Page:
Is He Gambling With Our Future?

What does gambling really represent, and can a relationship survive if gambling eats into the shared finances?

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Q I’m really struggling to make ends meet. I work full time and so does my boyfriend, and we’re supposed to be saving up to get married. We already live together but I find that I’m having to put more than him into the pot because he wastes so much of his money on gambling.

If he’s not in the bookies he’s online gambling and it’s really getting on my nerves. He says it’s his way of having fun and I shouldn’t complain because he works hard and deserves to have a hobby. I can’t argue with that but at the same time I wonder whether we’ll ever afford to get married! I’m fed up with supporting his ‘hobby’.

A Why do you want to be married to him? Are you willing to be married to his ‘hobby’ too?

If you both want to save up for a wedding as well as paying for all the ongoing household bills, then it makes sense to have two joint bank accounts - one for each of these.

You can then both put the same amount into each account each month - with both signatures needed before any withdrawals can be made.

But do you really want to have to behave like the mother of a teenager and ‘supervise’ his finances for him?

People do things for a reason – usually to feel good or to avoid feeling bad.

I don’t doubt that he gets a buzz (or rather a dopamine 'rush' in his brain which drives addictive behaviour) from the thrill of gambling but this seems to have stifled his rational adult thinking.

Although to be fair there are some professional gamblers around who make a fortune out of their ‘hobby’. He clearly isn’t one of them.

I wonder how long he’s been gambling for. Since before you met him, or since he felt the added responsibility of being in a relationship, getting married and potentially becoming a father?

Maybe gambling is his way of rebelling and taking risks that could mess things up for himself – and your future plans.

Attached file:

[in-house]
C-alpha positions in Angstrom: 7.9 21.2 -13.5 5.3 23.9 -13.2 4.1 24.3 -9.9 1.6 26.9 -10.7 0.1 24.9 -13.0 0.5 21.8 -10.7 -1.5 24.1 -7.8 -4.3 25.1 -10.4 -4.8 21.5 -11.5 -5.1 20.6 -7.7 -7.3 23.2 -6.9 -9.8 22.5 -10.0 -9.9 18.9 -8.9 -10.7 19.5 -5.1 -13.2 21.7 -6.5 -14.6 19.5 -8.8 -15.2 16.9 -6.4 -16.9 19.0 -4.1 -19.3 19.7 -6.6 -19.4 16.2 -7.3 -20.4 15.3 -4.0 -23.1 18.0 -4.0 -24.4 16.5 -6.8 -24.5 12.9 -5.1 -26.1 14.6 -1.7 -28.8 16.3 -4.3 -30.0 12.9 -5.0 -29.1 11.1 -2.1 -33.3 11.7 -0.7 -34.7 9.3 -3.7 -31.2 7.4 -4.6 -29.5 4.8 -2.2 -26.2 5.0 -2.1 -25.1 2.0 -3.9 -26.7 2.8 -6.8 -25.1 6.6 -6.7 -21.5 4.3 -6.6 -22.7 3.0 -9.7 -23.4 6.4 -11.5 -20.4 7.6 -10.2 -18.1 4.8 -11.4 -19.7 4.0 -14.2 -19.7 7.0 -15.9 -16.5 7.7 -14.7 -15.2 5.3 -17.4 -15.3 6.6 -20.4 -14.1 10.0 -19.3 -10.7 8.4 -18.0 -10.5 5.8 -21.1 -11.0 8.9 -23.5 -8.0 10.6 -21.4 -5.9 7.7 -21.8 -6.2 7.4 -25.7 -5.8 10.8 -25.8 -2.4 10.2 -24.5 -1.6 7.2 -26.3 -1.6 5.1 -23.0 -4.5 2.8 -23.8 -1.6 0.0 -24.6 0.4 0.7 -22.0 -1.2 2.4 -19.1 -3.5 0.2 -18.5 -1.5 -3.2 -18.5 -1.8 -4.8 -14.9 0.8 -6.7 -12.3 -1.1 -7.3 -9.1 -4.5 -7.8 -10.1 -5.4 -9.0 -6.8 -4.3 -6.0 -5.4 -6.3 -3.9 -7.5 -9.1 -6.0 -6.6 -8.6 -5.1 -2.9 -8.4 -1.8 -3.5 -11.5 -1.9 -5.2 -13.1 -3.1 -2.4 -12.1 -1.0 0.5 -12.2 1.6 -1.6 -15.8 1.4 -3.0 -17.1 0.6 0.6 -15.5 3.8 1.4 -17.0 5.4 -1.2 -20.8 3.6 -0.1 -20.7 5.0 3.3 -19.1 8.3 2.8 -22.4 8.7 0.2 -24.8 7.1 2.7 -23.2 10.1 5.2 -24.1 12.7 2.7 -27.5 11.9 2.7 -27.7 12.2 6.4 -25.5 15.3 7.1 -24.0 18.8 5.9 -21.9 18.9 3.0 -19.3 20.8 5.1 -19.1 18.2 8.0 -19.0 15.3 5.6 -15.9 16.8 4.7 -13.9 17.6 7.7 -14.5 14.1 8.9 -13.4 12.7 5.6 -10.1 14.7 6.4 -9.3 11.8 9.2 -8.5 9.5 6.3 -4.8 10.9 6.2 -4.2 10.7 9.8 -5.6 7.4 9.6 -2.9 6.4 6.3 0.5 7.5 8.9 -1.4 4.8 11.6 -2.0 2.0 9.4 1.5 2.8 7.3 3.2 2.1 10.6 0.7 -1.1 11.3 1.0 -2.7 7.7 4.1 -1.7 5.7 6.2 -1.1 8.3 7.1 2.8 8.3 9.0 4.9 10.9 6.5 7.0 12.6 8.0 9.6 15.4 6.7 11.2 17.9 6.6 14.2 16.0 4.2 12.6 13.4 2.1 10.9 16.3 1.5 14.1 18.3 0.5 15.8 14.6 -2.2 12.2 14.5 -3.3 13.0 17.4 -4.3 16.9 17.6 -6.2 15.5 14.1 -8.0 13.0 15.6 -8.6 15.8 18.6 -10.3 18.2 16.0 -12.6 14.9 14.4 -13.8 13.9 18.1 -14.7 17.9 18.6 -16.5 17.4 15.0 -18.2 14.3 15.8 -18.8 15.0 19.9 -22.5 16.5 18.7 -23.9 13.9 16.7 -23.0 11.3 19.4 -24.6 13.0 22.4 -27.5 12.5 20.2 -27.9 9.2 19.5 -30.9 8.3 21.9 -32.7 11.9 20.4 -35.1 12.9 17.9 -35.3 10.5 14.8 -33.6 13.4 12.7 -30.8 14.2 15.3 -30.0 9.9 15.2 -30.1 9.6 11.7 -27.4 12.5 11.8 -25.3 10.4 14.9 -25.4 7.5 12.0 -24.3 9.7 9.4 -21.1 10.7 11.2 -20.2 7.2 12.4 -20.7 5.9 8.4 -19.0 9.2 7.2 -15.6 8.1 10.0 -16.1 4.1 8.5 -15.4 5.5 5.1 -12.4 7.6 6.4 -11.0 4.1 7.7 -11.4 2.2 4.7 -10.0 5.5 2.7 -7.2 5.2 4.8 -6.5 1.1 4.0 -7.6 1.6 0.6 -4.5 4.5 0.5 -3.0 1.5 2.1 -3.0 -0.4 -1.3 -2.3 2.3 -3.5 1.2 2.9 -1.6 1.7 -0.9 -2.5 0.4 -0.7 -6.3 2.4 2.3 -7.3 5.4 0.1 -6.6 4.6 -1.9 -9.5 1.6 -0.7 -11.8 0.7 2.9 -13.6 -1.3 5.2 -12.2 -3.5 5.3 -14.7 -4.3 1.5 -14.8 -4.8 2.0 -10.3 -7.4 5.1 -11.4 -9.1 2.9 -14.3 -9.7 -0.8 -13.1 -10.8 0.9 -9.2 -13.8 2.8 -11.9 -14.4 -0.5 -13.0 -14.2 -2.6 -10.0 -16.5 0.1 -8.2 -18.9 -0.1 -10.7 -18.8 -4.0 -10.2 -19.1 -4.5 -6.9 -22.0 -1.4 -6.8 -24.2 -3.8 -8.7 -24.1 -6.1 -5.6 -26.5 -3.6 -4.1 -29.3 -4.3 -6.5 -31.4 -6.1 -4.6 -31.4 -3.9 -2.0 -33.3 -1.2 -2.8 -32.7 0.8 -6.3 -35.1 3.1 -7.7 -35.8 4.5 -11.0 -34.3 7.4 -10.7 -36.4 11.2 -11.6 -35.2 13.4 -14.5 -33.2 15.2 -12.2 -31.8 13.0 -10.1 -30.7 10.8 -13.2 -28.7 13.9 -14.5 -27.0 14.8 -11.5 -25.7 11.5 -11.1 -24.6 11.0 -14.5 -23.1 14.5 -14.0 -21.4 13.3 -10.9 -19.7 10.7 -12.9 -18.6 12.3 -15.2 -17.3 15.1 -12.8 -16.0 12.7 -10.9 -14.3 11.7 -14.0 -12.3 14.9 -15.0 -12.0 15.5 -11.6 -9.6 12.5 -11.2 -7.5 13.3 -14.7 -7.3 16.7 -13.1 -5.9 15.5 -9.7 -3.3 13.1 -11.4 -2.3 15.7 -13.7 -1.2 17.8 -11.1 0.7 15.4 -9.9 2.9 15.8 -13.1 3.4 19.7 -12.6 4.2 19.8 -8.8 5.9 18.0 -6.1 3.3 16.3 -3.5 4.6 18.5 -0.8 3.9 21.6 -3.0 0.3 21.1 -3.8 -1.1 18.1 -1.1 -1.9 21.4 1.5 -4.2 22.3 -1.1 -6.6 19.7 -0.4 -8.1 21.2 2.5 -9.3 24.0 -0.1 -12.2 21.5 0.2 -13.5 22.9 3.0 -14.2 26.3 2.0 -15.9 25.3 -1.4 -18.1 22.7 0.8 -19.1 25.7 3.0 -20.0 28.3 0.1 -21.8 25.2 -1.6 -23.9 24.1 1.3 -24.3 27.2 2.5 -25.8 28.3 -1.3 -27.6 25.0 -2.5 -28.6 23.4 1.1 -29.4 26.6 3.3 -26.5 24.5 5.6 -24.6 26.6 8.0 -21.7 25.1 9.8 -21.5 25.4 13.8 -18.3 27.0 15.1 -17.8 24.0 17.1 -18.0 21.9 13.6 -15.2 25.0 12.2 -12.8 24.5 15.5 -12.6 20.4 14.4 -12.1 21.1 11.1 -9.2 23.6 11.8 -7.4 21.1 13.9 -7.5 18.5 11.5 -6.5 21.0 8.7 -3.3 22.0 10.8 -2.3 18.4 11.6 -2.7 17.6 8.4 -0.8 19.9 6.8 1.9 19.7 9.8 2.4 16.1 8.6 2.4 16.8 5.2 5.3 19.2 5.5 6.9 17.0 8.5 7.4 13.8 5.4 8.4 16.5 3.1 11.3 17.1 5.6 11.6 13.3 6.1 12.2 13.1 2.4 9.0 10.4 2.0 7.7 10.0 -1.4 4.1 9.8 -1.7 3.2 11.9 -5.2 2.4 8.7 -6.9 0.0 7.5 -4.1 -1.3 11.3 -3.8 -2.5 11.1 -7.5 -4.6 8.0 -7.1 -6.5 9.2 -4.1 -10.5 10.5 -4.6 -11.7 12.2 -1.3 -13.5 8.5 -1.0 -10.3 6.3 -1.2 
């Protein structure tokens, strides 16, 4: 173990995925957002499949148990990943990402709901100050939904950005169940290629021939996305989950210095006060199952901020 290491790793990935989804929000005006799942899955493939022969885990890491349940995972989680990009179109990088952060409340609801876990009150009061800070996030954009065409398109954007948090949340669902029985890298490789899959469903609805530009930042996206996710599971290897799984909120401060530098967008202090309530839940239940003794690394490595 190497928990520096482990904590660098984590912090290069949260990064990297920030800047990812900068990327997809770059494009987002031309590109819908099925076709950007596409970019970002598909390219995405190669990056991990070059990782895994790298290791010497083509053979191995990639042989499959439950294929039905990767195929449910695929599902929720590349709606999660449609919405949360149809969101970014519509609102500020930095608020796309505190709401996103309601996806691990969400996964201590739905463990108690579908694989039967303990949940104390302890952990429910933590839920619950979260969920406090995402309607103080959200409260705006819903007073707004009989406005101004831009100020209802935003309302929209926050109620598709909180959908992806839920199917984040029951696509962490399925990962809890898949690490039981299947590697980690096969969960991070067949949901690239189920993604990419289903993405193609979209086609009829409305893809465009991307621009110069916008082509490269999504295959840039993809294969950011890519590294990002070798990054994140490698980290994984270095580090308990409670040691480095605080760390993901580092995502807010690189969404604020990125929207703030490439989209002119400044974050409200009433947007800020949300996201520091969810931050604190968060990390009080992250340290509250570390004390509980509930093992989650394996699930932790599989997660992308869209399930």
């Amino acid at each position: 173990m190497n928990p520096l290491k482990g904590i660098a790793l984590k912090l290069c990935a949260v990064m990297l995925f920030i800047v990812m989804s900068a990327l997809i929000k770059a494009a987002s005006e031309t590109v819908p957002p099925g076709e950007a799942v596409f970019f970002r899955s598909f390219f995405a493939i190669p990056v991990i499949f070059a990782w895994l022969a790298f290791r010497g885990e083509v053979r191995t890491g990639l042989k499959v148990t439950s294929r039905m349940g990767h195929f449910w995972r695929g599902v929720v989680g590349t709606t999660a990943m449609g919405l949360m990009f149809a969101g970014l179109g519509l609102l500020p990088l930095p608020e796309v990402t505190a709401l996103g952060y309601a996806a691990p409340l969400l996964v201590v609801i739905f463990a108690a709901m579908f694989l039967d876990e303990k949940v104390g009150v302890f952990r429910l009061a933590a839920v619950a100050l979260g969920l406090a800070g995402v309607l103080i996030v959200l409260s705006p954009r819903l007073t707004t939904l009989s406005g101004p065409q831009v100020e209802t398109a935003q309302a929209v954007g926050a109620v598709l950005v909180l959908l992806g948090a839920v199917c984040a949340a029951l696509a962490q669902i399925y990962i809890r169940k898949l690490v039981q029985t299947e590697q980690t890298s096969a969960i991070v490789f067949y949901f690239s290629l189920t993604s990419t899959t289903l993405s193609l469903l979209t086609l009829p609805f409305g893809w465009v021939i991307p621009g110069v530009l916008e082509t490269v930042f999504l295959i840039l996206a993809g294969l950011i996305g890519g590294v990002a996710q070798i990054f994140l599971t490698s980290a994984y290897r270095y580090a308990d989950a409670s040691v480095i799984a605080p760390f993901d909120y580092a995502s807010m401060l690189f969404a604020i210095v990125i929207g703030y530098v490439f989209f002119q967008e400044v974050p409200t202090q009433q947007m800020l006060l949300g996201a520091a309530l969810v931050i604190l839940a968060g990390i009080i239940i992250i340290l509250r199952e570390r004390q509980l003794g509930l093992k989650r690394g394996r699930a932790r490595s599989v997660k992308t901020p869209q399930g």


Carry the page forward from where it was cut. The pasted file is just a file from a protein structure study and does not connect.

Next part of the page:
Maybe he hasn’t the courage to tell you that he doesn’t want the same things as you do.

Maybe he feels like a loser in some area of his life and he’s trying to feel like a winner with his gambling – which is ironic as he seems to be a loser at gambling!

Maybe he’s bored. If so he could find a different hobby that rewards him in different ways – such as creating things or services to sell, or by becoming a charity volunteer. Hardly a match for the buzz of the gamble - but these options do bring their own intrinsic rewards.

Obviously I don’t know his history (or yours, and why you would be in a relationship that had a third party in it… the gambling).

I’m curious about whether your struggle with him is in some way a re-enactment of another relationship you’ve seen or experienced.

The rescuing, supervising parent of the selfish, careless child?

The distracted unavailable man and the overcompensating woman? (or vice versa)

Regardless of what might be being played out from the past, what matters most is your shared version for the future.

What situation and outcome would you be most happy with?

Be crystal clear about that and sensitively share that with him - for instance if you want him to set up a boundary around the money he spends on gambling, or on the channels he uses etc.

He has to see the point of this and be willing to go along with it, and not feel that you are controlling or depriving him.

The bottom line is that he has to want to change his behaviour because the new rewards are a worth it.

You may have to face the realisation that he has gambled away your shared future - and that leaves you with a decision as to where you place your own stake into the future.

Maxine Harley (MSc Psychotherapy) MIND HEALER & MENTOR - where you’ll also find a FREE questionnaire called How To Tell If You Need To Sort Yourself Out…perhaps you could mention it to him, and both answer the questions in a light-hearted but sincere way… and find out much more about one another before you ‘tie the knot’. - helping women to understand and manage their emotions, boundaries and behaviour - to FEEL better, so they can BE, DO and HAVE better! - a series of 10 online Psycho-Emotional-Educational self-help workshops - for anxiety, depression, anger, stress, happiness, self-esteem & confidence, mindful living, self-awareness & development, understanding relationships, and balancing your mind, body and weight.

Maxine Harley